The Titanic Memorial Lighthouse could use a little freshening up. The landlocked lighthouse at the corner of Fulton and Pearl Streets in the South Street Seaport was last restored in 1976. Now, the South Street Seaport Museum has requested new proposals from “qualified architectural firms to provide architectural and preservation services.” The goal of this latest round of restoration work is to have the lighthouse shine once more.
The Titanic Memorial Lighthouse hasn’t always stood at the spot it does now. The beacon was originally constructed to adorn the roof of the Seamen’s Church Institute at the corner of South Street and Coenties Slip (now Vietnam Veterans Plaza). When the cornerstone of the building was laid, a plan was conceived to create a memorial to the 1,500 lives lost in the tragic sinking of the RMS Titanic.
The memorial lighthouse, designed by Warren & Wetmore (architects of Grand Central Terminal) was a crowd-funded effort. The construction of the lighthouse was funded by everyone from the wealthiest of New York City’s elite to schoolchildren who sent in their hard-earned pennies and nickels. More than 300 people showed up to the dedication ceremony at the Seamen’s new building at 25 South Street on April 15, 1913, one year after the infamous shipwreck.
The lighthouse towered 13 stories above the street, 240 feet in the air. This lighthouse was unique in that it was the only one in the country to use a green light. This light could be seen by ships in the Narrows up to 10 miles out and served the practical purpose of helping to guide them to the shore. It was the only official Coast Guard light on Manhattan Island. Another interesting feature was the time ball that topped the structure. This mechanism was made up of a four-foot bronze frame covered with canvas and painted black. Controlled by a telegraphic signal from the Naval Observatory near Arlington, Virginia, the black ball dropped every day at 12 noon from 1913 to 1967.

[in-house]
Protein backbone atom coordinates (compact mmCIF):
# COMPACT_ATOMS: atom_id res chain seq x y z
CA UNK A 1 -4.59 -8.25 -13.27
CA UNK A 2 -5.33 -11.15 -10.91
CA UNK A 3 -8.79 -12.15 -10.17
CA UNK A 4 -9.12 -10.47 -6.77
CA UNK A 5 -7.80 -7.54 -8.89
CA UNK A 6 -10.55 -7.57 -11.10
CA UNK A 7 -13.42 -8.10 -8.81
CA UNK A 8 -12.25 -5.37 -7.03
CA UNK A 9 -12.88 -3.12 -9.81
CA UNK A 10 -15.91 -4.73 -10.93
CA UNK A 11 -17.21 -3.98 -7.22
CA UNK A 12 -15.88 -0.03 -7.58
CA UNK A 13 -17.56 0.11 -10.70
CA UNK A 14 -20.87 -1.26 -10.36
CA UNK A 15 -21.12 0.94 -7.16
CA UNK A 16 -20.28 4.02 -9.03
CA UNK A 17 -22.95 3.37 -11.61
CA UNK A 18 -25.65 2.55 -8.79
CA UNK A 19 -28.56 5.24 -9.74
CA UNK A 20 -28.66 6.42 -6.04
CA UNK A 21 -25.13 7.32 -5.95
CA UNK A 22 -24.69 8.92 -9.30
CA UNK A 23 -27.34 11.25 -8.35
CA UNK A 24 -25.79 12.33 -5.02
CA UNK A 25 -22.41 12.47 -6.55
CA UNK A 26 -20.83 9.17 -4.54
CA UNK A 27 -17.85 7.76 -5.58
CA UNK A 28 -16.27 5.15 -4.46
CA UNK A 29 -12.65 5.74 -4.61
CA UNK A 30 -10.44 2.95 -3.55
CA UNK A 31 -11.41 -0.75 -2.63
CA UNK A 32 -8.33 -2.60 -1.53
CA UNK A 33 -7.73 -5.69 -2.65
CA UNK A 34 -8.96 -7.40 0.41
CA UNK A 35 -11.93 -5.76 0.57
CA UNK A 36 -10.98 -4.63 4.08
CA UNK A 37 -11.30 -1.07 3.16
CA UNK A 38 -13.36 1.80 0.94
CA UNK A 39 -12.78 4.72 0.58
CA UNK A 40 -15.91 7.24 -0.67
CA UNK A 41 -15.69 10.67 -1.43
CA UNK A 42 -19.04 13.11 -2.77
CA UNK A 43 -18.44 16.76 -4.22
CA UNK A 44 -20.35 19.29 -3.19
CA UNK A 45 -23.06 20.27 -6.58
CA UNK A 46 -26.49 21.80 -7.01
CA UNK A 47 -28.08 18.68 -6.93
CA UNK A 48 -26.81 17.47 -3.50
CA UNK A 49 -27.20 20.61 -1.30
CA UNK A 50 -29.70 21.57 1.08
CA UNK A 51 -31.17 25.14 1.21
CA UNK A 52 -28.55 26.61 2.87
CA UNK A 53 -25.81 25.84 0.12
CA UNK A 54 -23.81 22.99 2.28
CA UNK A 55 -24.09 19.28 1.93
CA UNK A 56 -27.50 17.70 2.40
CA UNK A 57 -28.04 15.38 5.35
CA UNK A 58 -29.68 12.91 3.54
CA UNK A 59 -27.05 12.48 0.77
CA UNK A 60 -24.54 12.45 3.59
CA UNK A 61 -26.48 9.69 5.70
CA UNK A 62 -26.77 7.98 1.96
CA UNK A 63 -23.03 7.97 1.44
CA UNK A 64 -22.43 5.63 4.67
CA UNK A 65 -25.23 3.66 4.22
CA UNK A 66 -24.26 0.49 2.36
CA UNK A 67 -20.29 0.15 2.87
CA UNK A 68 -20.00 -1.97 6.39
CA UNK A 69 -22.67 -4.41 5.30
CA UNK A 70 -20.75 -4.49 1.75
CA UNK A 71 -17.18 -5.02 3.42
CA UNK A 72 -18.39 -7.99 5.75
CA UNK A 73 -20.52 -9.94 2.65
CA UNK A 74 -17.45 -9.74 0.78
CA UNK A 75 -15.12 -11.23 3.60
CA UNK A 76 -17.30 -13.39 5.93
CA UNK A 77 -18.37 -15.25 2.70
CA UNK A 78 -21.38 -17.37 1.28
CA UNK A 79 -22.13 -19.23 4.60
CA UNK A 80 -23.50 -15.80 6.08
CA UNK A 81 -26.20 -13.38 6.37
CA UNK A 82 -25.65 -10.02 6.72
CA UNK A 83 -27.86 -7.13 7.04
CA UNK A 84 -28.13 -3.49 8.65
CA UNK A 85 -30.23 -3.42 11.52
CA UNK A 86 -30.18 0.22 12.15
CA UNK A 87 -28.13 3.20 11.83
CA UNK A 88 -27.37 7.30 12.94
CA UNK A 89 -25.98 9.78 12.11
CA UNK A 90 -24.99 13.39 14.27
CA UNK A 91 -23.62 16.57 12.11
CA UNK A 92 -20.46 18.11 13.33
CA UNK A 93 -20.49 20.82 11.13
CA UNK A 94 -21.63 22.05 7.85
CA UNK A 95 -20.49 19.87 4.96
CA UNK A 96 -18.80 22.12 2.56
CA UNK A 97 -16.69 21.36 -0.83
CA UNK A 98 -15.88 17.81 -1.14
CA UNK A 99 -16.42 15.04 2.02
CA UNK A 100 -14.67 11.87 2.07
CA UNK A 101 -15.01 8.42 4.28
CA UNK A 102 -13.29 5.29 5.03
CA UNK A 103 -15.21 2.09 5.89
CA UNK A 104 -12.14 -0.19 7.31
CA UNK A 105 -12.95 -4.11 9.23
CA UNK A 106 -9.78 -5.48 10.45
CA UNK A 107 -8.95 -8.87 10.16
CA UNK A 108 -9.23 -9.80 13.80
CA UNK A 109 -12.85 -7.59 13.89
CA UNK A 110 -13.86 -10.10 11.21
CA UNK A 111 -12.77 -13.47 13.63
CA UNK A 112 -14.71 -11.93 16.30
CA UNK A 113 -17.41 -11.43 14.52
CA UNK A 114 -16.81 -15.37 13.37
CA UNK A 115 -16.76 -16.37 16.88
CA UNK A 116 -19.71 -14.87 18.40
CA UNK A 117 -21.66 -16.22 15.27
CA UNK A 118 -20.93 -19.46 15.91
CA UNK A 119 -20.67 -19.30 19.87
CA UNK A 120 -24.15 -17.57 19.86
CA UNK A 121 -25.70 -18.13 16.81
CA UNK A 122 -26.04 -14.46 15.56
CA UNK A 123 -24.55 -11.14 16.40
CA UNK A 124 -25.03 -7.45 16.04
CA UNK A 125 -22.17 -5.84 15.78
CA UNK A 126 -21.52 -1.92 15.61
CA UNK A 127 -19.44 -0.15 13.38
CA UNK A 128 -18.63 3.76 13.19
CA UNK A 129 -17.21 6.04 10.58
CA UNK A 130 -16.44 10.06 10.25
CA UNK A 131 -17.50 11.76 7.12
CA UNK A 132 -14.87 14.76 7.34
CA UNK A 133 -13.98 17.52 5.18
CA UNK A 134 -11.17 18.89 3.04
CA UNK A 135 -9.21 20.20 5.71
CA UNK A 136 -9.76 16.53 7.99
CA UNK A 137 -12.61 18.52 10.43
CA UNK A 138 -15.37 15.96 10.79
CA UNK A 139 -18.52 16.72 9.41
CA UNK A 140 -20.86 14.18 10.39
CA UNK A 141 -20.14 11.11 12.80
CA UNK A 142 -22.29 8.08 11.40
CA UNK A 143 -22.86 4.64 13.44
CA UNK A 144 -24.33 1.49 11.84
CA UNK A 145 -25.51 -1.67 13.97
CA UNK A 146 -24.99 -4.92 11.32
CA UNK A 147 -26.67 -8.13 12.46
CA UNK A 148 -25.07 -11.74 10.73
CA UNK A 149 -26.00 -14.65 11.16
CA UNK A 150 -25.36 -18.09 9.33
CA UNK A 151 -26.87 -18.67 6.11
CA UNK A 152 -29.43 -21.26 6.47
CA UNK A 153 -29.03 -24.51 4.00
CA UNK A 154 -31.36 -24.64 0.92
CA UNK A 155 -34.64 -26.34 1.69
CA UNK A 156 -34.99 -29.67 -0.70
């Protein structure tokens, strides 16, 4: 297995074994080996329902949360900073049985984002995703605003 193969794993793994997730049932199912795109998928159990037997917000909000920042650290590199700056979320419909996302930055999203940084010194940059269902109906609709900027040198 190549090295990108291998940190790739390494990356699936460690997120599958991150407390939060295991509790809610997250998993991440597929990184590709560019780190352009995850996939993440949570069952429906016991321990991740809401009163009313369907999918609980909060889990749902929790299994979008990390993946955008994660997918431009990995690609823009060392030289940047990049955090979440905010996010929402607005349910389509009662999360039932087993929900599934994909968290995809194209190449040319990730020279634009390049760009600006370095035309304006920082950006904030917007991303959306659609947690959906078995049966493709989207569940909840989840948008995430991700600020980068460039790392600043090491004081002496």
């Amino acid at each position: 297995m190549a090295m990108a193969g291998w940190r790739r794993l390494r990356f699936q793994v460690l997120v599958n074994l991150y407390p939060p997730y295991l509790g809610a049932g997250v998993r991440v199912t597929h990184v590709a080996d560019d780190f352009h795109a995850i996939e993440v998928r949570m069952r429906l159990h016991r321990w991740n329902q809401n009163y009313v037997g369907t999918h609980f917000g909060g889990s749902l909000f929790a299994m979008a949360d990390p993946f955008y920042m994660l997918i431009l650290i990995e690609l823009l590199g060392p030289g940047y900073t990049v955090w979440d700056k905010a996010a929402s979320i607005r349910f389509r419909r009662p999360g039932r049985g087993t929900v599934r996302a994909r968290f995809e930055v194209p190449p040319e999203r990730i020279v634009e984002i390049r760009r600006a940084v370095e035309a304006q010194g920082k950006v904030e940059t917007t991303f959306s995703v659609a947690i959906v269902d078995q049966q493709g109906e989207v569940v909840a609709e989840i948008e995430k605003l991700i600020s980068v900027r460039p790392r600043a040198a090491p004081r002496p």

In 1968, the Seamen’s Church Institute building was set to be demolished as the organization was moving to a new building at 15 State Street. To save the lighthouse, a group of concerned citizens convinced the demolition company to donate it to the South Street Seaport Museum. The Kaiser-Nelson Steel and Salvage Corporation accepted this proposal and donated the lighthouse in July of 1968. It was originally placed on Pier 16.
The lighthouse was moved to its current location in 1976 and also underwent a partial restoration. The lighthouse you see today is quite different from that which stood atop the Seamen’s Church Institute. The original 1913 part of the lighthouse is the metal green top, which stands upon a newer concert base. The base of the lighthouse was originally made of brick and stone. Missing from the current lighthouse are the original catwalks that once ringed the structure below the lantern. In 1991, the firm of Jan Hird Pokorny Associates (JHPA) prepared conceptual design drawings to replicate the original features of the 1913 lighthouse, but those plans never came to fruition.
With the new restoration project, the Museum hopes to ensure the integrity and stability of the concrete base while performing any necessary repairs. The Museum will also work with the selected firm to develop appropriate signage for the structure as a public art piece and memorial artifact. The Museum still has the original components of the lighthouse’s interior lighting mechanism and hopes that the light can soon shine again! Check out more recent photos of the lighthouse memorial in the gallery below:
Next, check out Top 10 Secrets of the South Street Seaport